Security Companies Quickly Defeated Kournikova
- By Scott Bekker
- February 23, 2001
Apparently Anna Kournikova – the virus – had even less
success than its namesake did on the pro tennis circuit this year.
Within hours of its release, the Anna Kournikova worm had
been counteracted by dozens of widely available patches from many of the top
security vendors. Sophos Anti-Virus,
Norman Data Defense Systems, Microsoft, Trend Micro Inc., and Panda Software
were among the first to release patches.
The worm itself was barely harmful. A simple VBScript that
simply forwarded itself to every address in an infected user’s Outlook mailbox,
the virus, known also as VBS/SST-A or VBS/Onthefly, also set the infected
user’s Web browser to point to a site in the Netherlands on a certain date.
While the virus itself did little damage other than
mischief, it is part of a growing trend of viruses spreading through insidious
psychological means. The Anna Kournikova virus was “probably the biggest virus
incident since [the] Love Bug,” according to Graham Cluley, senior technology
consultant for Sophos Anti-Virus. The Love Bug appealed to users’ emotions,
while the Kournikova worm had users’ more prurient interests in mind.
“This virus is the latest to exploit psychology to aid its
spread amongst gullible users,” said Cluley. “Our message to computer users is
simple – think with your brain, not with your groin.”
A virus that plays on (mostly young male) techies’ penchant
for looking at online pictures of Anna Kournikova may seem like a mostly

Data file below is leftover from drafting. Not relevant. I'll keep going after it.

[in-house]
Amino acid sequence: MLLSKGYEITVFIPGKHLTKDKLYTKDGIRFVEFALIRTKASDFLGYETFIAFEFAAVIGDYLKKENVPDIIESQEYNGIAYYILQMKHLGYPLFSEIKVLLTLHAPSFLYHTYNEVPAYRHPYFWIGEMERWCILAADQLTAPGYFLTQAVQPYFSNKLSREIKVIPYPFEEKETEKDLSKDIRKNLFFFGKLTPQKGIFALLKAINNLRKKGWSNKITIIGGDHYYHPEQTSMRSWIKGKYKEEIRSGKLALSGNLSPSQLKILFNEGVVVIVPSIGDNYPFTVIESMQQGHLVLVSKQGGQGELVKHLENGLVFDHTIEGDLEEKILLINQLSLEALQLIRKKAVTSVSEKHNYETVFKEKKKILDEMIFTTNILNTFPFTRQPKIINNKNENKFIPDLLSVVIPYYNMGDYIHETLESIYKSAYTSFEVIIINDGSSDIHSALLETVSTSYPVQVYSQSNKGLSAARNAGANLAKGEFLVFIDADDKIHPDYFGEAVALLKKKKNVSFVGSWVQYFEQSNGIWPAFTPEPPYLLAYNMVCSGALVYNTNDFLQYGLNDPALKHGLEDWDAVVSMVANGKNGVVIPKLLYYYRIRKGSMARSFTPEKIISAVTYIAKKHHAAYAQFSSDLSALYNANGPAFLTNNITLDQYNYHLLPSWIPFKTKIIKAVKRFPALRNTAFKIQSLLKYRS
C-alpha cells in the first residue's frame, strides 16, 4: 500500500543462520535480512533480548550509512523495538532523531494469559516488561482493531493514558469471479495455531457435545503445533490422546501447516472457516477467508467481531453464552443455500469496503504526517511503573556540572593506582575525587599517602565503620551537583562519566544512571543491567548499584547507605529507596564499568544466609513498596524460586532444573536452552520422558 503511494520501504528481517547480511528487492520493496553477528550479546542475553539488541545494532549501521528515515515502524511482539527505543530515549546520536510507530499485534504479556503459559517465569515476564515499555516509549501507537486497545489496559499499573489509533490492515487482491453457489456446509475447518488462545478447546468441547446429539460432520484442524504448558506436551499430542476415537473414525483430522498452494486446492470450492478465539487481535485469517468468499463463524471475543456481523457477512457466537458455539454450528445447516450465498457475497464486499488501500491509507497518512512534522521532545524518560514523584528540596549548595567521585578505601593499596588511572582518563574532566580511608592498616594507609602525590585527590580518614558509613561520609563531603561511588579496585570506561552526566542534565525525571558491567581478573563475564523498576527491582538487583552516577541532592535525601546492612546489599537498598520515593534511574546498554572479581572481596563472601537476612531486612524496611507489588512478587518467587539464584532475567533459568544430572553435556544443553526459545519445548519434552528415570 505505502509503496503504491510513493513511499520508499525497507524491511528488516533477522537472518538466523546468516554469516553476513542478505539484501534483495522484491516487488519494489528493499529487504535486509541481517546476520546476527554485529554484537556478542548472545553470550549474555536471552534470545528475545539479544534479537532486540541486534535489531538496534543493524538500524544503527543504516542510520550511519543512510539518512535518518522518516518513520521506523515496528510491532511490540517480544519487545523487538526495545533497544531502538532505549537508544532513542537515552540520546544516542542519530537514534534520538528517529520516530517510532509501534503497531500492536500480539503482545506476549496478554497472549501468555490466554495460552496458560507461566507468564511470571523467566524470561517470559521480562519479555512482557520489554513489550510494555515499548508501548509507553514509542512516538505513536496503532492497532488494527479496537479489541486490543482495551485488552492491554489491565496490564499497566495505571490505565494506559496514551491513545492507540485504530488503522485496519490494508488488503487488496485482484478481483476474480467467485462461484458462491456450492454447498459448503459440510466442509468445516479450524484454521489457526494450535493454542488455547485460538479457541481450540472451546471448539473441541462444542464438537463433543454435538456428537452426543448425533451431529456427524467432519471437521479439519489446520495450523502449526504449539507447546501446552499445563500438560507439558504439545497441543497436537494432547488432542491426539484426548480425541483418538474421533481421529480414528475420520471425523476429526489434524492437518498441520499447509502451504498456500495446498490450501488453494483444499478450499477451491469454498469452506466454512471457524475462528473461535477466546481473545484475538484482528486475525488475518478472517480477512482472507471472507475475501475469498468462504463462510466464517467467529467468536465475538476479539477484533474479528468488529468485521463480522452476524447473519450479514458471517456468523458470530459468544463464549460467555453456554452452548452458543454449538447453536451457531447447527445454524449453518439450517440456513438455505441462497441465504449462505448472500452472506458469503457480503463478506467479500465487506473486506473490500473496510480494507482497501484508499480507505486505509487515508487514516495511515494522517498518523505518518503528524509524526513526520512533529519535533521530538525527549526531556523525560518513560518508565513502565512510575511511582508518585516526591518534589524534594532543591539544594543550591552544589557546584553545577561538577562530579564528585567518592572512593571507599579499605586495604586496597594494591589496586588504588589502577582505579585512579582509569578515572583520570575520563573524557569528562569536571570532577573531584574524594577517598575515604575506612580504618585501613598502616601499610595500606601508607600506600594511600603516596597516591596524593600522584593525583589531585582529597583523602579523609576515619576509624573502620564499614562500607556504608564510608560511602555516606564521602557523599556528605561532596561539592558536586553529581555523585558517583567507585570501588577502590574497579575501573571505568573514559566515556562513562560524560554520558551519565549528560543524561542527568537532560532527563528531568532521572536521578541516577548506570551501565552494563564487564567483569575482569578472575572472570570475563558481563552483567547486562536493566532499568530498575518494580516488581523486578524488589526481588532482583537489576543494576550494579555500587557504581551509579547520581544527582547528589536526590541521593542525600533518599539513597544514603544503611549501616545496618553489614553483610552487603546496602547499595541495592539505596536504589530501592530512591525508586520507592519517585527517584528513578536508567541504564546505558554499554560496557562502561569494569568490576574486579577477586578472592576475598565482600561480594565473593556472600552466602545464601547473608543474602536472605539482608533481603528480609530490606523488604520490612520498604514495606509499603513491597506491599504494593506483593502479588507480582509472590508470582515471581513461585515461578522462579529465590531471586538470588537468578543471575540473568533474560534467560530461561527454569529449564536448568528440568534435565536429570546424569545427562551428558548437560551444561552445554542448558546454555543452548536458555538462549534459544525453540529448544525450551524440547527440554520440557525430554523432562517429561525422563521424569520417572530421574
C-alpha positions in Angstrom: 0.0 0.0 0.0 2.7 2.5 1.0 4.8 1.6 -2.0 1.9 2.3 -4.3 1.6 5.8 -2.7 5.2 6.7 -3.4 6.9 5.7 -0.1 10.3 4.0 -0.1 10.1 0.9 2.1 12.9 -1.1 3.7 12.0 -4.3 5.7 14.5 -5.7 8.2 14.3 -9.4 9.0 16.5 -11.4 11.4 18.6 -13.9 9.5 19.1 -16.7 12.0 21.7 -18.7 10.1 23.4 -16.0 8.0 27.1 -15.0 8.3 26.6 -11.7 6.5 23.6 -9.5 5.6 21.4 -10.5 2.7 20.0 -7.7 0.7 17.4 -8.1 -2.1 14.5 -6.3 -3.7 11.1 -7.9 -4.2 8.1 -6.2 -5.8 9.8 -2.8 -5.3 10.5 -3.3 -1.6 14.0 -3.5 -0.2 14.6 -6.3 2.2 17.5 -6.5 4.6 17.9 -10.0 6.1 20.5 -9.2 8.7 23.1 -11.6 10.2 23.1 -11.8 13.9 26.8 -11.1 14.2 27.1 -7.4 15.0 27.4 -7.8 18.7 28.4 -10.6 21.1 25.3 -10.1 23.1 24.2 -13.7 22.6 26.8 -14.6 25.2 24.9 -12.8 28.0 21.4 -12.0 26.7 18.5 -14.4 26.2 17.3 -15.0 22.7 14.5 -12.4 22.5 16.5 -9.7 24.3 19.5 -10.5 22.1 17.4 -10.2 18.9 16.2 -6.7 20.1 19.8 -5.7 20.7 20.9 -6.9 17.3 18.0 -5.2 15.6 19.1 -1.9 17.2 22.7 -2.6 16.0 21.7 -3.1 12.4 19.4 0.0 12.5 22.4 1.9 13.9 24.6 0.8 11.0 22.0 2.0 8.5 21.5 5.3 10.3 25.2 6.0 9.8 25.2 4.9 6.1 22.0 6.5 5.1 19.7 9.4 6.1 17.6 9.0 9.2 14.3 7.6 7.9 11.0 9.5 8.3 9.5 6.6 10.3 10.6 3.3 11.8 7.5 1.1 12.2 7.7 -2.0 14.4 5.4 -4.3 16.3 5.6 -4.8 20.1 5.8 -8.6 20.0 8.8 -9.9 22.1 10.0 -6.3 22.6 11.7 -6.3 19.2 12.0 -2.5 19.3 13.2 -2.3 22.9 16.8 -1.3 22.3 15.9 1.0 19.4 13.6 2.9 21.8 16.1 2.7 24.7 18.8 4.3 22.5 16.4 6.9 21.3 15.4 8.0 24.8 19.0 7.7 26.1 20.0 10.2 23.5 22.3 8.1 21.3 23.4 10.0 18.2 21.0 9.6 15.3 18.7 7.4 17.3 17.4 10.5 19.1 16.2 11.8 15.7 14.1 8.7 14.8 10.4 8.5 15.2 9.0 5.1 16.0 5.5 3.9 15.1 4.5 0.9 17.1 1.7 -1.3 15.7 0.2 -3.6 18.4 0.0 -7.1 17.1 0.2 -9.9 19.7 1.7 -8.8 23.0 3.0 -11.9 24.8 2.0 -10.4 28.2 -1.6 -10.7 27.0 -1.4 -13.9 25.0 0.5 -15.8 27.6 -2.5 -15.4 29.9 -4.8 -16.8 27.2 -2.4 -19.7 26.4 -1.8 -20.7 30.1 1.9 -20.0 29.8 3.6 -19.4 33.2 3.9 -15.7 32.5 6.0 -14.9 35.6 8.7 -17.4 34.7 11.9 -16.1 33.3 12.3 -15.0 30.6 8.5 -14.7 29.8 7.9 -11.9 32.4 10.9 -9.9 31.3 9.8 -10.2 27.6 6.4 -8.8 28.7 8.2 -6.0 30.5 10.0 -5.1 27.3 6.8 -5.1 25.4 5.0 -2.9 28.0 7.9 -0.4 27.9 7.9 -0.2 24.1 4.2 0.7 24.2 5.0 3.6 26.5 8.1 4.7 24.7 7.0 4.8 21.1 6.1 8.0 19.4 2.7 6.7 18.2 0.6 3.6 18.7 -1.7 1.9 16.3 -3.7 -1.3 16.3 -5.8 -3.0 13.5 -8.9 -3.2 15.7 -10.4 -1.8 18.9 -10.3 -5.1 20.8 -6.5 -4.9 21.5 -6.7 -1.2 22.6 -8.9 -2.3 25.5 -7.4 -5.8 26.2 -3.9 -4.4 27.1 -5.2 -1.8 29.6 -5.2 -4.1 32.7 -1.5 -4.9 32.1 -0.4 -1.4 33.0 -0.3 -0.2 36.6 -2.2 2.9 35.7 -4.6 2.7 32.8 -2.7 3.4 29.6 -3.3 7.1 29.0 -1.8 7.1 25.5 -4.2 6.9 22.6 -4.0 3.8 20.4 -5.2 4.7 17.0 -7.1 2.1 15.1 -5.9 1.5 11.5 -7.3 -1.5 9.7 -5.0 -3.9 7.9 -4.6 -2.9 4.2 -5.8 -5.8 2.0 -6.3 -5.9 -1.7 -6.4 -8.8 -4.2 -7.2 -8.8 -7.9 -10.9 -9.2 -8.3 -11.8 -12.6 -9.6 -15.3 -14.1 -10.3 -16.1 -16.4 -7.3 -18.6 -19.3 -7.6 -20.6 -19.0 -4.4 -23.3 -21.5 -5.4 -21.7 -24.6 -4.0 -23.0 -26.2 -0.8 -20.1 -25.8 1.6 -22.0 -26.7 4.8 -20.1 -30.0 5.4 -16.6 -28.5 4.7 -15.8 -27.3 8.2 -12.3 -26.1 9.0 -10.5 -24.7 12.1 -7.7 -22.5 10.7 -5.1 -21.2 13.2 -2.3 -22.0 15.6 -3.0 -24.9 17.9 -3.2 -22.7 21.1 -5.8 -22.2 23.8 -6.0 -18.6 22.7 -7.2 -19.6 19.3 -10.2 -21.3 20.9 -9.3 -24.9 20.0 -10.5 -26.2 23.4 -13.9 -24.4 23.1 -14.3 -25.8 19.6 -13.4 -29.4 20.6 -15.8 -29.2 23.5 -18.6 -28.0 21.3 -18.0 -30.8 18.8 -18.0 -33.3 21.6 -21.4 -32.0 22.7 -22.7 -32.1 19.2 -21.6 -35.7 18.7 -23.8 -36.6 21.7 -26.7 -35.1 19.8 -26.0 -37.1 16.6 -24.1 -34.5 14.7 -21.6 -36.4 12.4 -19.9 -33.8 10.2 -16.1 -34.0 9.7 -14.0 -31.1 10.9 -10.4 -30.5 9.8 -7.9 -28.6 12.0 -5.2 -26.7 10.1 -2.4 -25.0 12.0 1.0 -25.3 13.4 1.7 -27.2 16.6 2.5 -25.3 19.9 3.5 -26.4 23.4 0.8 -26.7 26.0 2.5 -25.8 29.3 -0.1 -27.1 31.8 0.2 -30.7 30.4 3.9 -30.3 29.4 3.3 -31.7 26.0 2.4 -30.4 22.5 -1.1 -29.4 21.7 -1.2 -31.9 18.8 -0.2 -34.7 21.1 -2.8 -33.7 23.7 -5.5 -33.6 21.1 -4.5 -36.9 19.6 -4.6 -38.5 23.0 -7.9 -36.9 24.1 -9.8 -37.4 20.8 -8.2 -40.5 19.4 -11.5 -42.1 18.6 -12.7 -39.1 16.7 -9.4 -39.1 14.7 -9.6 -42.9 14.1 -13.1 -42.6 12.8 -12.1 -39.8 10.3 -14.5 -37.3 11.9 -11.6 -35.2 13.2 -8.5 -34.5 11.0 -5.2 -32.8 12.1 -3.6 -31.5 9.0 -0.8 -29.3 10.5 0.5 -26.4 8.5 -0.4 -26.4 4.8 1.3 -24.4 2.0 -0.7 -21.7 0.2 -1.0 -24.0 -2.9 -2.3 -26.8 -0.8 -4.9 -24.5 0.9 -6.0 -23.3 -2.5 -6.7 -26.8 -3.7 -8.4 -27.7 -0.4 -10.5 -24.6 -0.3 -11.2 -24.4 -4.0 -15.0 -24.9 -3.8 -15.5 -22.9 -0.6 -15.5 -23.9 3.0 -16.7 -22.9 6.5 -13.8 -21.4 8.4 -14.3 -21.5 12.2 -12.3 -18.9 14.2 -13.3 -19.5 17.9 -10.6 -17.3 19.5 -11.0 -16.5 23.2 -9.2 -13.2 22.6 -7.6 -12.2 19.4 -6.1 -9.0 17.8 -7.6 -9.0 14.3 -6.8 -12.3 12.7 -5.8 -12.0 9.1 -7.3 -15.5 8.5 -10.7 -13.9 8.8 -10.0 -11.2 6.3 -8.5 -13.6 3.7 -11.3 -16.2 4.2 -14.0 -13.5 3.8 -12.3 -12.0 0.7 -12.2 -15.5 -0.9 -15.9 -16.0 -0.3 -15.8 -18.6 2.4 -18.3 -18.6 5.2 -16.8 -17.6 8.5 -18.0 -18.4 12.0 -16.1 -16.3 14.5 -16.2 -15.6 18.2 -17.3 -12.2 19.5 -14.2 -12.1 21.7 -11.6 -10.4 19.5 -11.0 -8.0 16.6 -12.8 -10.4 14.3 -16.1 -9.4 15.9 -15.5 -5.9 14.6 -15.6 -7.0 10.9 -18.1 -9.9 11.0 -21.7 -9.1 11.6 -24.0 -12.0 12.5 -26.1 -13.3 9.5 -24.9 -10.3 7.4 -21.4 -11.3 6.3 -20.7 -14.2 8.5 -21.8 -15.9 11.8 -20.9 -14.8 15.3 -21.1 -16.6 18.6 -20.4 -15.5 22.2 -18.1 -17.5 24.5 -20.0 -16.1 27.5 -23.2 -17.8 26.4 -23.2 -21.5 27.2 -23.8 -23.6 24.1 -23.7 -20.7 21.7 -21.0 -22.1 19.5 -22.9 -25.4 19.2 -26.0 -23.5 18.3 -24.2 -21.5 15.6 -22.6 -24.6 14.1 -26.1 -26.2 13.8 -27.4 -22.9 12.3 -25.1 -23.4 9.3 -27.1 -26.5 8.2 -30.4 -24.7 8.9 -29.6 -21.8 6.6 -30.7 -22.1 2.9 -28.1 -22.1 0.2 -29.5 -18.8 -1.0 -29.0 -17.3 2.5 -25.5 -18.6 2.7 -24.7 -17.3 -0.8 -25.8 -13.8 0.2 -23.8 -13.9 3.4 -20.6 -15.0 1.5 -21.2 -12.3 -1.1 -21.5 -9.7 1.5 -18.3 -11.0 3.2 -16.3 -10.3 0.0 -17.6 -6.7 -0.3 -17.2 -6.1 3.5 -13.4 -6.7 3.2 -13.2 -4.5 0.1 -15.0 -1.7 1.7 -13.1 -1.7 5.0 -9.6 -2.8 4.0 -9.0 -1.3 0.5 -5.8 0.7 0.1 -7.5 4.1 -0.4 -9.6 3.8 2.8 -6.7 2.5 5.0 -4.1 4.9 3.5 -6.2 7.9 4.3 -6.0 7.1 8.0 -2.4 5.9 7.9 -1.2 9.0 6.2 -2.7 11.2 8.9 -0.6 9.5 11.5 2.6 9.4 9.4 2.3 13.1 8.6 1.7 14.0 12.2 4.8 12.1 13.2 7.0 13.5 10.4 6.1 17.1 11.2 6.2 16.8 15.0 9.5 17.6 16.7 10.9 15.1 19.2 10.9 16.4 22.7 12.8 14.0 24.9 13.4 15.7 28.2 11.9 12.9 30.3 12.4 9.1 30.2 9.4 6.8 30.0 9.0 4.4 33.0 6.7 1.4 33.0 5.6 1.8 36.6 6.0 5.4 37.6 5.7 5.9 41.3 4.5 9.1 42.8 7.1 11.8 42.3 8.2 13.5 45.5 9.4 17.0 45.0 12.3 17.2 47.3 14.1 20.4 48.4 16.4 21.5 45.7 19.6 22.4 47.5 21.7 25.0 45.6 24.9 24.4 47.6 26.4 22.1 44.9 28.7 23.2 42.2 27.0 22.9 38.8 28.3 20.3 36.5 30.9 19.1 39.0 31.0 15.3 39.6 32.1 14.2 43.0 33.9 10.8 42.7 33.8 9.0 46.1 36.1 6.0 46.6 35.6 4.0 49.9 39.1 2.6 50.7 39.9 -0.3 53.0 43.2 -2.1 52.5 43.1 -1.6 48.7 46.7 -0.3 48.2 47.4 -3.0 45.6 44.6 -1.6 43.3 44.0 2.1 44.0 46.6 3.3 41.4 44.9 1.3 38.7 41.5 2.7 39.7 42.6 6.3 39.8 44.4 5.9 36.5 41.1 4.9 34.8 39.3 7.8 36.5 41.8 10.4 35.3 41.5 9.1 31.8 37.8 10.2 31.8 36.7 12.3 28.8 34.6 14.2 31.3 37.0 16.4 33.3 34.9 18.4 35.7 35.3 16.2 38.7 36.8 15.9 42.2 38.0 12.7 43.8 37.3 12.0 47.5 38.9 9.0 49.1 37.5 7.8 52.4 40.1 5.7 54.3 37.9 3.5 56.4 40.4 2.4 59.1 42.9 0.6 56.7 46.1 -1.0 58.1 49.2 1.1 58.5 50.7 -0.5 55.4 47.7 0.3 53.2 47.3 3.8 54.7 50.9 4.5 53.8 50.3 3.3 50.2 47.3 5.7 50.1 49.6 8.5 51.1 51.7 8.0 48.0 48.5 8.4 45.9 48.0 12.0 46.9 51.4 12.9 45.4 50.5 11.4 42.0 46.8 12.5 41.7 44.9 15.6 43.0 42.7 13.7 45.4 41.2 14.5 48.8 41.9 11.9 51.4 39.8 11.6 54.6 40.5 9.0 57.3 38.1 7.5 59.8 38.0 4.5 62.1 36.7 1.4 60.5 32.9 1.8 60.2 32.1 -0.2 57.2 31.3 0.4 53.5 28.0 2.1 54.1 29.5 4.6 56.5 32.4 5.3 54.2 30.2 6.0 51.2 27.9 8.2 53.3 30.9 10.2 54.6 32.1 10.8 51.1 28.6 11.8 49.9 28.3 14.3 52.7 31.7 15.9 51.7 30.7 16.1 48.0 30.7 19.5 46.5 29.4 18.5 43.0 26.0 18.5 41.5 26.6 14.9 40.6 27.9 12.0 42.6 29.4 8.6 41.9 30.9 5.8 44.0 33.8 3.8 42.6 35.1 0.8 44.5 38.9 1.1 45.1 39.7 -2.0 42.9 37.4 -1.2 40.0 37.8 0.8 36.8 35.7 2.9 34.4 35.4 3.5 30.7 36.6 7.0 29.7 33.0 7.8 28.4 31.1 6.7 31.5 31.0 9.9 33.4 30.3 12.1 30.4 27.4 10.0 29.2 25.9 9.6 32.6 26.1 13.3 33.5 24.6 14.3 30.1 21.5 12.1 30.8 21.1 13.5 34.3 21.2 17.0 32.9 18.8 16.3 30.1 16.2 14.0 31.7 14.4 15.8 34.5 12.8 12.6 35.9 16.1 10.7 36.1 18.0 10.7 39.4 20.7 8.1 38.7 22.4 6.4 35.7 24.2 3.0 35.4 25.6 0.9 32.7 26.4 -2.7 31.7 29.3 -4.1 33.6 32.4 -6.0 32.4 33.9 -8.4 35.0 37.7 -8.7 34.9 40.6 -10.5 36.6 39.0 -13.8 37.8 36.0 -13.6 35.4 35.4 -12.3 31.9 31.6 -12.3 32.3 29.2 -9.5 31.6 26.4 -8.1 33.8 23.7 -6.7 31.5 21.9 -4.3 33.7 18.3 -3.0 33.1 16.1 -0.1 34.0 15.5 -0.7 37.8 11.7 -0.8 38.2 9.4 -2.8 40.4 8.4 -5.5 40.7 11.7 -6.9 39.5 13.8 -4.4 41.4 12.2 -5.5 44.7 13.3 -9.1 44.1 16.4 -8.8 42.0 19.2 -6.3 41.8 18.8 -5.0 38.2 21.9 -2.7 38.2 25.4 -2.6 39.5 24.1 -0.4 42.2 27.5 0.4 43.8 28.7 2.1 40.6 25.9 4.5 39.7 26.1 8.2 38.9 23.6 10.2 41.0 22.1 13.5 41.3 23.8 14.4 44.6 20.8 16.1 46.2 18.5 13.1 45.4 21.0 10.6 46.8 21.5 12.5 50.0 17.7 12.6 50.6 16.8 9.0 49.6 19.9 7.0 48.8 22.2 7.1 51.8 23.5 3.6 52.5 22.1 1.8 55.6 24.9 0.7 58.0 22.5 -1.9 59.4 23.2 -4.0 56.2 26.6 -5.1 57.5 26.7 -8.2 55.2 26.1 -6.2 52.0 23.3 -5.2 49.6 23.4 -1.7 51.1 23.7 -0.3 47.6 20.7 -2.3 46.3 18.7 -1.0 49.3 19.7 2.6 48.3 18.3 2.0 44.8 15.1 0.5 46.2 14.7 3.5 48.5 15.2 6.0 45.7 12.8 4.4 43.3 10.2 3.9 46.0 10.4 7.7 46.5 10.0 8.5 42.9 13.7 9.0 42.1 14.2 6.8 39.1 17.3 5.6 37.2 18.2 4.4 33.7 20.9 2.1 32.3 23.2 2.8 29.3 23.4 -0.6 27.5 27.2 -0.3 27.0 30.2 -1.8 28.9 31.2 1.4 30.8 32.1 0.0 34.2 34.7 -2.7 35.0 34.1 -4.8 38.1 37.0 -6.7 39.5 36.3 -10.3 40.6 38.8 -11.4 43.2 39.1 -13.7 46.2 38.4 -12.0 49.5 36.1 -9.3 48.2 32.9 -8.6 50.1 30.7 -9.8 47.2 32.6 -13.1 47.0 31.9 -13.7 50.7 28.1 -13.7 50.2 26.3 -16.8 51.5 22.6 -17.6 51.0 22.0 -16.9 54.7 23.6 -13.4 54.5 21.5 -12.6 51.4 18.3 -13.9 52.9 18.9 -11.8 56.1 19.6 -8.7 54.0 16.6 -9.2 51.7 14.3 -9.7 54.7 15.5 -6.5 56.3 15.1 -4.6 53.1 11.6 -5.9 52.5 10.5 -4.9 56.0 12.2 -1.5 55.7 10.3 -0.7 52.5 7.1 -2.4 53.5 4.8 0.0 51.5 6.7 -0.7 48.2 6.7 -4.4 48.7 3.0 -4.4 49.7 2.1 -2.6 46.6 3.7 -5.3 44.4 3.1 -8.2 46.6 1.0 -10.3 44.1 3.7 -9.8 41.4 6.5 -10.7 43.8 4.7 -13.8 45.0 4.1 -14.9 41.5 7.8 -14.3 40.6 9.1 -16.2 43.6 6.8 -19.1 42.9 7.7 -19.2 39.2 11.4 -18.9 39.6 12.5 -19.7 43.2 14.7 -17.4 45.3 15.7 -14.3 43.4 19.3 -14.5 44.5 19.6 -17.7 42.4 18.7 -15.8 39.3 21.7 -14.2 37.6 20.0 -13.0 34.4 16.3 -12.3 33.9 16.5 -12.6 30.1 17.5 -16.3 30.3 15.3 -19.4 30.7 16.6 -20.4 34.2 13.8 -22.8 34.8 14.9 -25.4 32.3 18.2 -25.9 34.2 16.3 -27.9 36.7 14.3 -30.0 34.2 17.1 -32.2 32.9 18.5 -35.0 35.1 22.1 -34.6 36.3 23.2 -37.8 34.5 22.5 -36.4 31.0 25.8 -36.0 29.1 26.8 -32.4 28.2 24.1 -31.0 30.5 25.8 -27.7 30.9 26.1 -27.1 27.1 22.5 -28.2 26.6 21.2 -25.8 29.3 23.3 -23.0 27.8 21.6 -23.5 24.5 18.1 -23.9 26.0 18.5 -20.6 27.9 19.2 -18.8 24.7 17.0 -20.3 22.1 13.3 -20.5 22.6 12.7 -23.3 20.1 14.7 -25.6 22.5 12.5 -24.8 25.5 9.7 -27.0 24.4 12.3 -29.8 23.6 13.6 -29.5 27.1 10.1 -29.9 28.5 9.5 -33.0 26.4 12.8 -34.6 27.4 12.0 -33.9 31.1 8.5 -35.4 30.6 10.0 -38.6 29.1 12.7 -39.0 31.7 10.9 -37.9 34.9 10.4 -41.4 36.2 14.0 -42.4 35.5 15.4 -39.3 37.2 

harmless prank, but the Kournikova worm is just the latest to cost
organizations around the world money, time, and resources. A report by Computer
Economics Inc. determined that the economic impact of virus attacks on systems
around the world was $17.1 billion in 2000, with the Love Bug alone costing
organizations $8.7 billion in network downtime, disinfection, and lost
“Unfortunately, there’s no silver bullet for security,” said
Tim Kinnear, president and CEO of Intrusion.com,
a network security vendor. “You can’t deploy a one-shot solution and think you’ve
solved the problem.”
Dozens of security teams, as well as law enforcement
officials, helped to quickly quash the virus and its author, a Dutch hacker
known as On the Fly. The 20-year old hacker was arrested on February 14, and in
a statement on the Internet, reiterated what security professionals have stated
all along, albeit in a backhanded manner: “But after all: It’s their own fault
they got infected.” In a related incident, the author of the Vbs Worm
Generator, the virus authoring tool used to create the worm, removed the
application from his Web site.
“A feeble excuse on the Internet for why he did it won’t
help the thousands of users who were infected by this virus,” said Cluley. – Isaac Slepner
Scott Bekker is editor in chief of Redmond Channel Partner magazine.